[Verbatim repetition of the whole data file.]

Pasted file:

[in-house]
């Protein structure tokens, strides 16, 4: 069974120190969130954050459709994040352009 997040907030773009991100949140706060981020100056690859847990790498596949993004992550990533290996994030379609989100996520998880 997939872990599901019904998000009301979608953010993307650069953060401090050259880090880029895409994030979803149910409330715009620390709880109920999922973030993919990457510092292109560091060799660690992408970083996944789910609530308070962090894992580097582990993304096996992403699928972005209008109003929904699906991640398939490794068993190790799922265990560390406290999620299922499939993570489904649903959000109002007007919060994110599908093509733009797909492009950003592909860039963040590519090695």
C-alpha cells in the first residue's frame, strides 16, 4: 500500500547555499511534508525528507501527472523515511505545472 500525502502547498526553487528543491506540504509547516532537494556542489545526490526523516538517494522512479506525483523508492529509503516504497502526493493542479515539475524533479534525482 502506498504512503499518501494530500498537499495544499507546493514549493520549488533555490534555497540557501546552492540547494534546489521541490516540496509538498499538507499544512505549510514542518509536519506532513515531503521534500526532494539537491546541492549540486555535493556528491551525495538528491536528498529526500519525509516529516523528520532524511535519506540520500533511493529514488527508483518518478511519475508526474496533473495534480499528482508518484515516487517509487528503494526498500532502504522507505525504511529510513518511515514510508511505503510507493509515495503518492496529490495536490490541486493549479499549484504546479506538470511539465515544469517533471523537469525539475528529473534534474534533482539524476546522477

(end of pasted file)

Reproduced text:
[in-house]
């Protein structure tokens, strides 16, 4: 069974120190969130954050459709994040352009 997040907030773009991100949140706060981020100056690859847990790498596949993004992550990533290996994030379609989100996520998880 997939872990599901019904998000009301979608953010993307650069953060401090050259880090880029895409994030979803149910409330715009620390709880109920999922973030993919990457510092292109560091060799660690992408970083996944789910609530308070962090894992580097582990993304096996992403699928972005209008109003929904699906991640398939490794068993190790799922265990560390406290999620299922499939993570489904649903959000109002007007919060994110599908093509733009797909492009950003592909860039963040590519090695």
C-alpha cells in the first residue's frame, strides 16, 4: 500500500547555499511534508525528507501527472523515511505545472 500525502502547498526553487528543491506540504509547516532537494556542489545526490526523516538517494522512479506525483523508492529509503516504497502526493493542479515539475524533479534525482 502506498504512503499518501494530500498537499495544499507546493514549493520549488533555490534555497540557501546552492540547494534546489521541490516540496509538498499538507499544512505549510514542518509536519506532513515531503521534500526532494539537491546541492549540486555535493556528491551525495538528491536528498529526500519525509516529516523528520532524511535519506540520500533511493529514488527508483518518478511519475508526474496533473495534480499528482508518484515516487517509487528503494526498500532502504522507505525504511529510513518511515514510508511505503510507493509515495503518492496529490495536490490541486493549479499549484504546479506538470511539465515544469517533471523537469525539475528529473534534474534533482539524476546522477